Getting back to the PRI portion of that example message, which was <34>, we know that $\lfloor34 / 8\rfloor = 4$, meaning that the facility is auth, which is what you’d expect for su, and the priority, $34 \mod 8 = 2$, is crit. Therefore, this is a critical message from the authentication subsystem. It’s a little weird, but that’s what they’re using. Yes, this means that <0> is valid, as an emergency-level kernel message, and the maximum is <191>, or a debugging log from local7.

RFC 5464 Format

<34>1 2003-10-11T22:14:15.003Z mymachine.example.com su 515 ID47 - 'su root' failed for lonvick on /dev/pts/8

You’ll notice that the PRI part is the same as before, but now there’s a 1 at the end, which specifies the protocol version: version 1, and only. The timestamp is now a RFC 3339 timestamp, which is a formalization of ISO 8601.1 The log message is now in Unicode, meaning that before 'su root', there should be a BOM for a Syslog server to know how to read the data. The process ID field is now separated by a space, meaning that 515 is still the PID. Also, ID47 is a tag called the MSGID, which is just a string that can be used for filtering messages. It by itself has no further meaning, and can be pretty much anything. But as a general rule, if multiple messages have the same MSGID, they should be somewhat correlated. For example, a firewall that marks dropped incoming packet logs with a MSGID of TCPINDROP. The - seen in the message is a placeholder for “not present”, in this case, the message is missing what’s called “structured data.”

Structured Data (SD)

SD is a set of key=value pairs that can be sent in a 5464 format Syslog message, some keys of which are standardized. As an example, here’s a message with one SD element:

<165>1 2003-10-11T22:14:15.003Z mymachine.example.com eventslog - ID47 [[email protected] iut="3" eventSource="Application" eventID="1011"] An application event log entry...

Note how, in this one, there is no PID (a - after the app name), and the what would have been second - is now the structured data, which in this case, is a singular element. This element’s name, or (SD-)ID, is [email protected], which we’ll get to in a second, and it contains three parameters:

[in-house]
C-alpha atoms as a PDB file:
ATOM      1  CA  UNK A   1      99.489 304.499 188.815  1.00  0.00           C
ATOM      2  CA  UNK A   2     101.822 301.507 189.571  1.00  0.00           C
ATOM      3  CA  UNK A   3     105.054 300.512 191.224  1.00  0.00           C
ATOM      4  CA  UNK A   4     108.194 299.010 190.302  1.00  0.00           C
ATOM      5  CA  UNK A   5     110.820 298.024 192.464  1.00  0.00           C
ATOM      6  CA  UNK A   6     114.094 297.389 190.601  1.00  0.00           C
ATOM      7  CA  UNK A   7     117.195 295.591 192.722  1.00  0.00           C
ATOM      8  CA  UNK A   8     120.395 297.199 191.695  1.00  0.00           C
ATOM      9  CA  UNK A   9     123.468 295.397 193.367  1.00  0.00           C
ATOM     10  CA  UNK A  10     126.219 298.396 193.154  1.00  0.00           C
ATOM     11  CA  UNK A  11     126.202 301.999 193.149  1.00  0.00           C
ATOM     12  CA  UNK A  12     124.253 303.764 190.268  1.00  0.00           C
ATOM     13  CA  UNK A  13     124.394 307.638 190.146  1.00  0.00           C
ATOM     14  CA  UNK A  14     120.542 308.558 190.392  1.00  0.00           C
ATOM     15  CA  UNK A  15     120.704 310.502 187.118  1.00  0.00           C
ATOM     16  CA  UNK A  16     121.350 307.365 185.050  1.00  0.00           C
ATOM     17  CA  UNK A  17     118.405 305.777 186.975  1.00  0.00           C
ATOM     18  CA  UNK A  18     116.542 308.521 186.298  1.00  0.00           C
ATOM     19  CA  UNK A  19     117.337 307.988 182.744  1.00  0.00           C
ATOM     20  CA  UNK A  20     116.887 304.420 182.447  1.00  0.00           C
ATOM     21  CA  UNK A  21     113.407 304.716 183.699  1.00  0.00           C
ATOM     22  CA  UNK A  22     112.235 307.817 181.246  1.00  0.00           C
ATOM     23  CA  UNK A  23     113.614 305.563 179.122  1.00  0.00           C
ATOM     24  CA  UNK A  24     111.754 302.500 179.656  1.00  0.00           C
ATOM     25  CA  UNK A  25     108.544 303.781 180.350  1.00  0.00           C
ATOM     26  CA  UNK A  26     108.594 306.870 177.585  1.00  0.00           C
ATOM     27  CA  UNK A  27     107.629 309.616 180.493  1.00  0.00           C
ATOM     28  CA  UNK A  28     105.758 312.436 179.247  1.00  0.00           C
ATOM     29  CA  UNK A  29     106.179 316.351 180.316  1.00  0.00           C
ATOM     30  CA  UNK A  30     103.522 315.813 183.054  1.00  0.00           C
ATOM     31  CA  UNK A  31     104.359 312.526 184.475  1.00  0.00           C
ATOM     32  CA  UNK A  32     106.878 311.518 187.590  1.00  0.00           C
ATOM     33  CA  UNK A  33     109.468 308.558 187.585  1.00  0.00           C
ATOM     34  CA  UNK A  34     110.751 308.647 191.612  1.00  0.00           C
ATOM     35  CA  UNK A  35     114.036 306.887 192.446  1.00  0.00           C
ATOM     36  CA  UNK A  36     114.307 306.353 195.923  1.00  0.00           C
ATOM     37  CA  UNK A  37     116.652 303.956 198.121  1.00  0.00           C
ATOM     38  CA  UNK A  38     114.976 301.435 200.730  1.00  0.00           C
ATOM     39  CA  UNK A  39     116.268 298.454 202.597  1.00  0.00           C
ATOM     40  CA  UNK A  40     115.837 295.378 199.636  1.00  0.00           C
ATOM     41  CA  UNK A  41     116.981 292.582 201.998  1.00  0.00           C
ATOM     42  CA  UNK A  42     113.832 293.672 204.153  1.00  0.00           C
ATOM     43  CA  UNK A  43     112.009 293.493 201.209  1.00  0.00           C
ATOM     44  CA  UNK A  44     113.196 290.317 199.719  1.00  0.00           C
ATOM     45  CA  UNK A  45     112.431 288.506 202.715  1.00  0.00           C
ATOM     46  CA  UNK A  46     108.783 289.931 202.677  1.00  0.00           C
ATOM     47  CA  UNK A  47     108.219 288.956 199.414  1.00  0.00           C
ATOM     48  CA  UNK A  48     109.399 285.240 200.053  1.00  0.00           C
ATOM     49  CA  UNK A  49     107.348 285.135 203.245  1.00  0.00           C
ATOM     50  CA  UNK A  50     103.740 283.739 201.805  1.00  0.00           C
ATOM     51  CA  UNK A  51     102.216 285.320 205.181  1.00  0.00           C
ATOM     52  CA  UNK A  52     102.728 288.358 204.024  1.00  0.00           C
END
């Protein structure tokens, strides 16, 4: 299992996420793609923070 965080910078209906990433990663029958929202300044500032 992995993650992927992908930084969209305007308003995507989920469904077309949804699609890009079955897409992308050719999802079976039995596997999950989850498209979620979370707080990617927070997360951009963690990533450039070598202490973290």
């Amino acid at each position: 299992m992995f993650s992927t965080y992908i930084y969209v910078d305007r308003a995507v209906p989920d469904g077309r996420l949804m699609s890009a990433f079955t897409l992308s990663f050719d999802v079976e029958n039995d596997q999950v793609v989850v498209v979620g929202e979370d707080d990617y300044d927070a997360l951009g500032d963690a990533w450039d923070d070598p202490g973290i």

• iut which is 3
  • eventSource which is Application
  • eventID which is 1011

If there were multiple elements, you’d see multiple [id param="value"] parts, like this:

[[email protected] iut="3" eventSource="Application" eventID="1011"][[email protected] class="high"]

There are some standardized SD-IDs, like timeQuality or origin, but anyone is free to make their own, with one restriction. Custom SD-IDs have a particular format to them: [email protected], where the name is whatever you’ve named it, but the pen is your Private Enterprise Number, assigned by IANA. This makes sure that any SD-IDs that an enterprise uses in their Syslogs won’t conflict with any others, or with any that later become reserved as future parts of the specification.


So the 5464 format is still plenty easy to understand with a tiny bit of explanation, but all the critical parts really need no explanation, maybe except for the facility and severity. Note that most systems that I’ve used don’t use structured data, meaning, while it may be used, I’ve not found something that does use it, at this point.

Also as said before, Syslog usually runs over UDP, since the messages are small (literally one log line per message), and it’s not that critical that you have reliable delivery, but if you want it, Syslog-over-TCP is widely supported, whereby a long-running TCP connection is created, and Syslog messages are passed along periodically as they are generated. TLS can be used if you want to be extra secure, and by itself, the protocol has no security or hardening against replay attacks, if… you want to replay log messages.